Lesley Pyle 02:46
Yes. So my journey began when I was finishing my master’s degree. As you can probably imagine, I had no aspirations to be a stay-at-home mom, I had visions of carrying that briefcase all the way up the corporate ladder, my background and my degrees were in journalism, and PR marketing.
Lesley Pyle 03:03
So I wanted to work for a big corporation and their PR department and got my first job after that. It was a small company, which was great to start it. It was actually a golf school in Austin, Texas, and I did their PR and marketing for their golf clinics around the country. And it was there that I got pregnant with my first child.
Lesley Pyle 03:24
And so I went to my employer was husband and wife team and said, you know, pregnant, but I’m 100% coming back to work. Because, you know, again, I have these big career aspirations. So fast forward nine months, had my baby. When she was born, it was like something shifted in me.
Lesley Pyle 03:41
And I was all of a sudden, like, What in the world am I doing? And I thought, Well, I’m gonna go back to work. I don’t know what’s going on in my body in my heart right now. But I’m going back to work. So the six weeks ended, I went back to work, and I cried every single day at my desk like it was awful. And I never anticipated that that would be me.
Lesley Pyle 04:02
So I went to my employer, this was 1995, and said, Is there any opportunity that I could possibly work from home a couple of days a week and do some of that stuff, and then come in the office, maybe Monday, Wednesday, Friday, and they were not open to that at all, you know, working from home was not a thing at all.
Lesley Pyle 04:20
And I kind of expected that answer, but I still wanted to give it a try. So when I got that, no, I went back to my husband and I said okay, well, obviously working 40 hours a week is not working for me as much as I want it to it’s not. So what if I start trying to get freelance clients and this again, was pretty rare back then you really didn’t know people that worked from home or who did freelance?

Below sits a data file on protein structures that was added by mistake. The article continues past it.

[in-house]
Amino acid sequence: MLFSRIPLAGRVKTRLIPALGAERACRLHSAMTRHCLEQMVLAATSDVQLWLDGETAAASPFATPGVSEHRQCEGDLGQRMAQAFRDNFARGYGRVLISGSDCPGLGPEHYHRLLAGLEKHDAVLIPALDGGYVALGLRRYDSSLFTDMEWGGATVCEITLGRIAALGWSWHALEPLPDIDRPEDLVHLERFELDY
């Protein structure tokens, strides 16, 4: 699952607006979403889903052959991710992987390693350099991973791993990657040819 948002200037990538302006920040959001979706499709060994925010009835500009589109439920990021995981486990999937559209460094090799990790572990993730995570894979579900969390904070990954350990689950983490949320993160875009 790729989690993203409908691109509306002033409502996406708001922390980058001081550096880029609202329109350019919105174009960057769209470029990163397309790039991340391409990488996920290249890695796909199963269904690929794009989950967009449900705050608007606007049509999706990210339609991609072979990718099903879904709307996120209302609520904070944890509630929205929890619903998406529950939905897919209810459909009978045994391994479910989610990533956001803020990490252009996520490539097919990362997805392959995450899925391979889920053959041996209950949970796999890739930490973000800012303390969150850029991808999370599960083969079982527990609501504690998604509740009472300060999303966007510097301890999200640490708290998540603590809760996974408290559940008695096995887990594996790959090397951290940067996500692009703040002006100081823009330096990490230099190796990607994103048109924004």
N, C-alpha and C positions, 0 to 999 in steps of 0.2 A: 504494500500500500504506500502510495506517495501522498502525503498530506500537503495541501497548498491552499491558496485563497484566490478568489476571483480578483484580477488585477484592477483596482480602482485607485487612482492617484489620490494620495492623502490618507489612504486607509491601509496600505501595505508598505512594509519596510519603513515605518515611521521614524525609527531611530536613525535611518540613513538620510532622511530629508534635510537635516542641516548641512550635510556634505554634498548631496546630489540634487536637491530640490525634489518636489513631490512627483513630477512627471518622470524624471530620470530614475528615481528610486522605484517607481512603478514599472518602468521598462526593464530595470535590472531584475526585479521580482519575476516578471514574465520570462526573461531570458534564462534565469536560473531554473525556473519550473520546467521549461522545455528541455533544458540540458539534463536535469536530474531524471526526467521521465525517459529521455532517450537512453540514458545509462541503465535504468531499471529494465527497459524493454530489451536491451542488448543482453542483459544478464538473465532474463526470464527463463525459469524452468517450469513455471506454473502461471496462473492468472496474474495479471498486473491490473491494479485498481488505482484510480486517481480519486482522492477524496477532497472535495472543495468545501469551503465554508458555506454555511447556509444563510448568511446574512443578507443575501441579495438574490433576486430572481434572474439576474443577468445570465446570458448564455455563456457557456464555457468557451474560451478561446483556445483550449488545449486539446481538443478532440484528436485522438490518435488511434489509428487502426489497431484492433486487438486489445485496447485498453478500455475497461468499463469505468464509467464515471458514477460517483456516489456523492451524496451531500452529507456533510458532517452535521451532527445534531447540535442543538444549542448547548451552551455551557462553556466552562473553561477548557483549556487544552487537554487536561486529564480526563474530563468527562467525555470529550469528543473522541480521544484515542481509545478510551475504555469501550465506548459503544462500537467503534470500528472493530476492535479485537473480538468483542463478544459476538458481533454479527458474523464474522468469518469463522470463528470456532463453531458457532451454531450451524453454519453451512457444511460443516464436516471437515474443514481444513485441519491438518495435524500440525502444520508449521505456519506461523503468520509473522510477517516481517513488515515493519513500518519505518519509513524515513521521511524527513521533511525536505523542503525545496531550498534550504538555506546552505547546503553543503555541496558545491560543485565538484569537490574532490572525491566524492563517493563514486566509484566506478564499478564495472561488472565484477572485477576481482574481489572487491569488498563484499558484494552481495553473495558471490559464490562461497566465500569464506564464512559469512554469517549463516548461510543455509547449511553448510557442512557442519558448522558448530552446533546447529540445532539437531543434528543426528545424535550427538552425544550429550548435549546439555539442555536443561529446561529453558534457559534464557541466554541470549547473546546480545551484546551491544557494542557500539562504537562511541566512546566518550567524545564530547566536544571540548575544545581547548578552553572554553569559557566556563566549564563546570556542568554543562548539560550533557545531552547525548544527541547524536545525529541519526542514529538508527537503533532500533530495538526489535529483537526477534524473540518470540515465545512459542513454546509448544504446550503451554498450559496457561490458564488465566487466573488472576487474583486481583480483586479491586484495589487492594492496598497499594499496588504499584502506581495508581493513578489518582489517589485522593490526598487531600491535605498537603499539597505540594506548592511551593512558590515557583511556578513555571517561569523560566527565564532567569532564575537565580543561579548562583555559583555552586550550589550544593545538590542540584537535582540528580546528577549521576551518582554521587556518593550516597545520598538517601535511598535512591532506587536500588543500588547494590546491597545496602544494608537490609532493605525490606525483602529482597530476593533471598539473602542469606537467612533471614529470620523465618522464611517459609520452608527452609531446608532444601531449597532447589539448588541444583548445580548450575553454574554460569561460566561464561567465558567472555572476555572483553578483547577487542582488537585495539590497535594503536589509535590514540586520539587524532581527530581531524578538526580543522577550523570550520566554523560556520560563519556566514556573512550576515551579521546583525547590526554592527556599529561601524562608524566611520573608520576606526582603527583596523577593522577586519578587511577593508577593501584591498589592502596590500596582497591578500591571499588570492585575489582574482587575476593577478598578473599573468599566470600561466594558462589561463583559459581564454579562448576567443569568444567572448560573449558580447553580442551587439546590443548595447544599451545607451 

Pete Newsome 04:45
No, I mean, everything you’re saying I mean is even a few years ago would have wouldn’t been foreign to some significant degree. Right? So when we’re talking to mid-90s unheard of, right?
Lesley Pyle 04:59
And you know, the Internet was I had heard of it, but I didn’t, I didn’t even really know what the internet was. And I don’t even think we had had the home computer very long. So it was all very new. But he was willing to take a chance with me. So we cut every bill we could we got rid of cable TV, and we sold one of our cars.
Lesley Pyle 05:19
So we became a one car family because that car did not have a car payment. We went back to eating ramen noodles because we put ourselves through college. So we were used to being poor. And so we just went back to as far as we could live, and still function.
Lesley Pyle 05:35
And I went out and started soliciting business. So you know, I can write your newsletter, I can do press releases, I can do this. And that, and I’m not very good, I don’t consider myself a good salesperson. But when I’m determined and motivated, like I was to be able to stay at home, I turned on a side of me that I didn’t know I had.
Lesley Pyle 05:54
So I was able to slowly build up a business and making an extra four or 500 a month was the minimum, that was just to pay our bills, living poor. And so I was driven to make that four or 500. I mean, we couldn’t even go out for ice cream at that point that was just to pay the bills. So it was a challenge. It was hard, it was stressful, all the while being a brand new mom.
Pete Newsome 06:16
There’s that little thing.
Lesley Pyle 06:19
And if I had a meet with a client, I never offered that I worked from home, I would just say I can come to you and be in your office. And it worked every time because it was convenient for them. So sometimes my husband would have to go with me. And we’d go like during his lunch break, he’d stay in the car with the baby while I went to meet with the client I love.
Lesley Pyle 06:38
That’s how it all began. And it was about maybe six months to a year of doing that, that I was like, Okay, I cannot be the only mom doing this. We’re the rest of them. And so that’s when I created my first website, which was called home-based working moms are HB wm.com.
Lesley Pyle 06:53
And it became a kind of like an online Chamber of Commerce to connect moms around the country for networking support ideas. And I charged a monthly fee to be a part of that. So that’s how I was able to monetize it. Yeah, it was a free version. But there was a paid version.